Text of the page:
Lawsuit against teacher tenure laws, seniority rights advances
Supporters of a lawsuit to make it easier to remove ineffective teachers hailed a court ruling Friday that will allow them to proceed with efforts to overturn teacher tenure laws and seniority rights.
Los Angeles County Superior Court Judge Rolf M. Treu rejected efforts to dismiss the lawsuit that seeks to overturn five state laws. They allow teachers to gain tenure after 18 months, require layoffs to be determined by seniority and force school districts to undergo a long and expensive process to dismiss incompetent instructors. The parents are arguing that the laws violate their children’s constitutional right to an equal education.
“This is a significant first step for this lawsuit, which could change the face of education in California,” said Theodore J. Boutrous, an attorney representing eight parents in Los Angeles, Oakland and San Jose. “This is about making sure that everyone has a fair shot and equal opportunity to education.”
Jose Macias, one of the plaintiffs, said the lawsuit would help other children avoid what he said was a devastating experience for his daughter in an unidentified school in the Los Angeles Unified School District. Macias said his daughter, Julia, had lost her self-esteem and her desire to attend school after being told by her second-grade teacher that she was not good at math and needed a special education program. She is now a high-performing seventh-grader, he said.
“No child in the state of California deserves to go through that,” Macias said. “This lawsuit will help prevent situations like my daughter’s.”
In issuing his ruling Friday, Treu rejected arguments by the state attorney general’s office that the lawsuit should be dismissed because, among other things, there is no constitutional right to a quality education. Jonathan Rich, an attorney representing Gov. Jerry Brown, state Supt. of Public Instruction Tom Torlakson and the state education department, argued that court rulings have found only that the Constitution guarantees equal funding, not equally effective instructors.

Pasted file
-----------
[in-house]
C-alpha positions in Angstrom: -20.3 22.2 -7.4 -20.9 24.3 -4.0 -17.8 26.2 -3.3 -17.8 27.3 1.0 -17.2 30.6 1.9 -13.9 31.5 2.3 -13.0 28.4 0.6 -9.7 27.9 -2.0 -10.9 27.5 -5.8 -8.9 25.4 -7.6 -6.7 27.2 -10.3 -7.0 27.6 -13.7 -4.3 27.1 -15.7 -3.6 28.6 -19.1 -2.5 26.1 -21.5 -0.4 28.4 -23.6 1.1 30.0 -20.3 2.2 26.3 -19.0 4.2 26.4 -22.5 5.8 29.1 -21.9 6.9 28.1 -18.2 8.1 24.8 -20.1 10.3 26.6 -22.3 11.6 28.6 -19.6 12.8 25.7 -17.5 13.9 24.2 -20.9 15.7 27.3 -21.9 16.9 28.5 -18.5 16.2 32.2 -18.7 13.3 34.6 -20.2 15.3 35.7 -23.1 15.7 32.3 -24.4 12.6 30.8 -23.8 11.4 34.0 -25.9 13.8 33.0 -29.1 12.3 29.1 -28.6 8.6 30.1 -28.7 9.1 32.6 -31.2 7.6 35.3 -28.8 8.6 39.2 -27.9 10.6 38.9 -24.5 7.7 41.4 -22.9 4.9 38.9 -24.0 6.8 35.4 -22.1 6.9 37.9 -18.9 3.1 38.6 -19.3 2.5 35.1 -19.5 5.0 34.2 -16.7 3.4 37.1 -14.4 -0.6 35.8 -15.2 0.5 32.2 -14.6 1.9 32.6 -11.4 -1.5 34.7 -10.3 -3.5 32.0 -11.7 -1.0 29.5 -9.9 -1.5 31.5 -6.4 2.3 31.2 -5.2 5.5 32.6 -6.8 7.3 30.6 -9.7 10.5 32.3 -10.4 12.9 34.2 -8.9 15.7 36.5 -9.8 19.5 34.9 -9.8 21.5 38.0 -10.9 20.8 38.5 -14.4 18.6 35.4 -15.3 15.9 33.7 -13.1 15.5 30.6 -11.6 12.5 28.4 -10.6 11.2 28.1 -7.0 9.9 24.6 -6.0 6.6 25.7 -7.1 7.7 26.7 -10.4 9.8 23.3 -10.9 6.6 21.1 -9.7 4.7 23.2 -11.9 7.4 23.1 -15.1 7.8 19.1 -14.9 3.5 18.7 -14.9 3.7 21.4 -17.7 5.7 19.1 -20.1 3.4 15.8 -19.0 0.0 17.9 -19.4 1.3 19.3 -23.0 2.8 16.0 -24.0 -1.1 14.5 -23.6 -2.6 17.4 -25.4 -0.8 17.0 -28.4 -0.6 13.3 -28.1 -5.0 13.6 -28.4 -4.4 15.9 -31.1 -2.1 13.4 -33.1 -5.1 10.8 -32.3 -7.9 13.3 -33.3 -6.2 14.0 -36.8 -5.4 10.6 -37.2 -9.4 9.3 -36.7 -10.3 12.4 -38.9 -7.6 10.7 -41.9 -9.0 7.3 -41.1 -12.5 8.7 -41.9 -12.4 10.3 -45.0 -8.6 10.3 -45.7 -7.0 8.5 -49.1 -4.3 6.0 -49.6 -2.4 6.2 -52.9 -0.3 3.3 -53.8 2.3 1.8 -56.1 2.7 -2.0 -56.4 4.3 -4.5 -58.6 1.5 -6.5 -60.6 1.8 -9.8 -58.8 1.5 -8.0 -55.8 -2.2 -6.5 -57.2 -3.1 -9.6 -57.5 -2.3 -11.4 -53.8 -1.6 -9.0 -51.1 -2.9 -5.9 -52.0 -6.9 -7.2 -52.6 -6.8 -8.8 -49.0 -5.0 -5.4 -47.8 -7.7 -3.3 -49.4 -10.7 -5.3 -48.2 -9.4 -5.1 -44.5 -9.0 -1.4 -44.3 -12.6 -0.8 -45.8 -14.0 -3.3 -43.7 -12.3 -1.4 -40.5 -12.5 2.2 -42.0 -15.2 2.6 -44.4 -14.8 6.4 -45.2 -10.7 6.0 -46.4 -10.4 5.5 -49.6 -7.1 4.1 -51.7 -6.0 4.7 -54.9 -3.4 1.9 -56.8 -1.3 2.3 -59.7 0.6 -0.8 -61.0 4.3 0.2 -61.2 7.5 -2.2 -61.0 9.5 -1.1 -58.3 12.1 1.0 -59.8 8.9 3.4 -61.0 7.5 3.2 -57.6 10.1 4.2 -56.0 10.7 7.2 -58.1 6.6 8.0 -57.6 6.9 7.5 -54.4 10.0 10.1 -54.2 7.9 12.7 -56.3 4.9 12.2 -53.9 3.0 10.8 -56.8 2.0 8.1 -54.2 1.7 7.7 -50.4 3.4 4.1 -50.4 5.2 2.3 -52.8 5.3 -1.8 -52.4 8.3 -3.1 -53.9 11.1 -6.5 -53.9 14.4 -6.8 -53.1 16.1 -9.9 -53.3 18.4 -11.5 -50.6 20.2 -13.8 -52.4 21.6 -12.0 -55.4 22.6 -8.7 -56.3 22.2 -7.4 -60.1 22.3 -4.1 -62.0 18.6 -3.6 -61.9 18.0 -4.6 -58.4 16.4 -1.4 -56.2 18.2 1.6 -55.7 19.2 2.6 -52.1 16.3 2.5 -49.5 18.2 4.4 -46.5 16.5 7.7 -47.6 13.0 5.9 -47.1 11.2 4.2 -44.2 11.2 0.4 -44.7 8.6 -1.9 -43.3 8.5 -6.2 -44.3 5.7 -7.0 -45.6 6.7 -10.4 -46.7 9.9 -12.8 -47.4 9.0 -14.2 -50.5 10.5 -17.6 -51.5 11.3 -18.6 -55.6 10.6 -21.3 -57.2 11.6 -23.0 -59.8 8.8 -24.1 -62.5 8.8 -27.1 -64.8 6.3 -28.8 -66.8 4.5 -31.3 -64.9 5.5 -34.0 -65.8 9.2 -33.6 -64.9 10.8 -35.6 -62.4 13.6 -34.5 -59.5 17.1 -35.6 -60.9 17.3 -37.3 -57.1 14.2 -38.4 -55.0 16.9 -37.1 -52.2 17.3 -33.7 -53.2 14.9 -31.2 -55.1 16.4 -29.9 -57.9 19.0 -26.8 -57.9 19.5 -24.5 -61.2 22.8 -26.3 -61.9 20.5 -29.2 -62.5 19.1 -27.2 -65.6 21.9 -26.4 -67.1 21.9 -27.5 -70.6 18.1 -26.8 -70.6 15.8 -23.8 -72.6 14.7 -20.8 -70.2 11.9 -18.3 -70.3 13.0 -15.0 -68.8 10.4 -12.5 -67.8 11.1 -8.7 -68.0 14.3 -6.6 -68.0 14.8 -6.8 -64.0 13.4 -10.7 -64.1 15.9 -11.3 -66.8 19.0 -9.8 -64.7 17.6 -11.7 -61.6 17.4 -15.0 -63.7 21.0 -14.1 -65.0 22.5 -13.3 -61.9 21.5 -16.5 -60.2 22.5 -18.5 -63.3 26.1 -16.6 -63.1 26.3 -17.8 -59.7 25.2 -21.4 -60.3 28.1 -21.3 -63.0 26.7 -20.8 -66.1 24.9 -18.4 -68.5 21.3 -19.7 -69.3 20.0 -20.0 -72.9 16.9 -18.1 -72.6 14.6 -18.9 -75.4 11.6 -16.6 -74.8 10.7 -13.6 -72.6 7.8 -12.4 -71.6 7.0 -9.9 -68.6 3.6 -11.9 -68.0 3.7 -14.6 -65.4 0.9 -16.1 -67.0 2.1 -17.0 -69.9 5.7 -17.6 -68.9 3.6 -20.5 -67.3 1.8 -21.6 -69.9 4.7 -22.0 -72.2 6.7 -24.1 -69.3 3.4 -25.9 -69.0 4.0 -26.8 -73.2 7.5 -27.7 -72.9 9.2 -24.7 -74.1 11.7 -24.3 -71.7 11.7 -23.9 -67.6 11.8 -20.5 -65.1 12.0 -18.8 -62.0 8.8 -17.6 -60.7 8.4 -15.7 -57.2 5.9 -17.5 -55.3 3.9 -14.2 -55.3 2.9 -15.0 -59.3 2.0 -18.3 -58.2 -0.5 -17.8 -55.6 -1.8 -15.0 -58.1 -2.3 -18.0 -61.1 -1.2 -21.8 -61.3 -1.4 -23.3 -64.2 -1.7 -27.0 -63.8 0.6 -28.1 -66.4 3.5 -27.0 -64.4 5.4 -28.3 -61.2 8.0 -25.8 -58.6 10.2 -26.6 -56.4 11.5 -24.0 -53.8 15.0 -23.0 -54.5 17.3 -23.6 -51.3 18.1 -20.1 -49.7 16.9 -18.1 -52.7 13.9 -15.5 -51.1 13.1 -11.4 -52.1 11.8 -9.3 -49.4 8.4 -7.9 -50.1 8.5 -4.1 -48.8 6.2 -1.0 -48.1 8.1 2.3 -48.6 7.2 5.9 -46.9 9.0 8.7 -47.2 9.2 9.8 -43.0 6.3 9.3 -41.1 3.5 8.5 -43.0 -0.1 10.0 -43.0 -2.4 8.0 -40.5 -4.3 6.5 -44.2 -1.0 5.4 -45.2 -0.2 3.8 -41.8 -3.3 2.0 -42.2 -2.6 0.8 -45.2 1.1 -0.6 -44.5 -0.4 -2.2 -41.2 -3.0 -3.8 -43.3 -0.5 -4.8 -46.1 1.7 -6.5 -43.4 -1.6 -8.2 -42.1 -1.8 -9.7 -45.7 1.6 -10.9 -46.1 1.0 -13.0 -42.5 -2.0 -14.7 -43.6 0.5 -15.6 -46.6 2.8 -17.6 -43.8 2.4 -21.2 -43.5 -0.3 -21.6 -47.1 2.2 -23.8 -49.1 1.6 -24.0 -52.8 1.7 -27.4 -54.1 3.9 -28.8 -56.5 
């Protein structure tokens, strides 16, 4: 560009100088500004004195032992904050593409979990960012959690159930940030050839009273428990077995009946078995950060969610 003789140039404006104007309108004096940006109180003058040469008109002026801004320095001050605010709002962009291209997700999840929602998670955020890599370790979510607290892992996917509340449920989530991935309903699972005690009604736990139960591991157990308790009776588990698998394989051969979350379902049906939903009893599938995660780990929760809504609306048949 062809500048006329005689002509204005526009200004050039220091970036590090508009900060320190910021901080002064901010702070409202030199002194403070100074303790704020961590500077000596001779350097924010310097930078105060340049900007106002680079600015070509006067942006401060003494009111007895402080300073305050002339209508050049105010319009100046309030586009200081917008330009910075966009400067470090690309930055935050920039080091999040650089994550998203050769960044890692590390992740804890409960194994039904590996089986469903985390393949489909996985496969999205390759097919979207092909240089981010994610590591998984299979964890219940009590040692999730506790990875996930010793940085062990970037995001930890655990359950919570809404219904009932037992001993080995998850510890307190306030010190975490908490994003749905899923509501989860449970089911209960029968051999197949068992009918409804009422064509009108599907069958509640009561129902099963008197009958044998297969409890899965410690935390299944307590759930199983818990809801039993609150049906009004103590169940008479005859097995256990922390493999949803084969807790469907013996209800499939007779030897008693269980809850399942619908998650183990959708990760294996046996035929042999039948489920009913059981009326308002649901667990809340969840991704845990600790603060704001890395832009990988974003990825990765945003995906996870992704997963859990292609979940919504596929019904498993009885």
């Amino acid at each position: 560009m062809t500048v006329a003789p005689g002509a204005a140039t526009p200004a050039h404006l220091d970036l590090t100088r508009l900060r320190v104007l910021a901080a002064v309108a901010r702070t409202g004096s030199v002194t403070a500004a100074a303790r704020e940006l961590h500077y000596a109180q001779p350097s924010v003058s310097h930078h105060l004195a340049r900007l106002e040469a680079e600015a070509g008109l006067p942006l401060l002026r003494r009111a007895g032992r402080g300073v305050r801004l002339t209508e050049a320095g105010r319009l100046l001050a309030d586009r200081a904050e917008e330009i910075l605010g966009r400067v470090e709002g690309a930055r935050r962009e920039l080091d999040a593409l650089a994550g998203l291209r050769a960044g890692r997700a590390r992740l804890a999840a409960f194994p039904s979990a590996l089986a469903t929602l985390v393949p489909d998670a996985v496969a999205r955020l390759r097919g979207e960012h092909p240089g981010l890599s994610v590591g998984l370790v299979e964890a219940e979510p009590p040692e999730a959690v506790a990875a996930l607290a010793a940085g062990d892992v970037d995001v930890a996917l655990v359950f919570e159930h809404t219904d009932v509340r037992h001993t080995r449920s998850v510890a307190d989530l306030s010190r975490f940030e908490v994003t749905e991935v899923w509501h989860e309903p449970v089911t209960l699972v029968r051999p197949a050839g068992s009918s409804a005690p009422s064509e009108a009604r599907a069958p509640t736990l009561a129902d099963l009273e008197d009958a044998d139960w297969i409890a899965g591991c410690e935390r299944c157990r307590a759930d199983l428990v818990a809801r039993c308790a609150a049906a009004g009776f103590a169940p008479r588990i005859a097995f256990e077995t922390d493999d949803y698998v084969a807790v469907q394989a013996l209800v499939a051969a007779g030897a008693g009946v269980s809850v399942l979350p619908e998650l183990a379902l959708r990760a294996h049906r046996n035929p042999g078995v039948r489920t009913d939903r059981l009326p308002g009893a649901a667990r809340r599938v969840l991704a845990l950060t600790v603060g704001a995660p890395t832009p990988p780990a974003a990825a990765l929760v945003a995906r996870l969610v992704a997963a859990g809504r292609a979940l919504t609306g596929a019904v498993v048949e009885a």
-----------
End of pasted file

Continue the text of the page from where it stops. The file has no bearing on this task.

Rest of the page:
The Alum Rock Union School District also sought dismissal of the lawsuit.
The Los Angeles and Oakland unified school districts did not seek to have the lawsuit thrown out. L.A. Supt. John Deasy has expressed support for some of the lawsuit’s goals, including speeding the dismissal process and ending what he has called the “burdensome last-hired, first-fired rule.”
Jonathan Moss, a teacher in the Compton Unified School District who appeared at the court hearing Friday, expressed support for changing seniority-based layoff rules. The 27-year-old teacher said he had started an after-school fitness program, coached sports, brought students on weekend field trips and helped his fourth-graders achieve the highest test scores at their grade level during three years at McNair Elementary School. Yet, he said, he got pink slips every year he was there.
Moss, now a Compton district substitute teacher, said he is thinking of leaving teaching because of the frustration over constant layoffs.
"I pay my union dues but I’m not part of the union because I feel they’re protecting bad teachers,” he said.
Treu set the next court date for Feb. 22.
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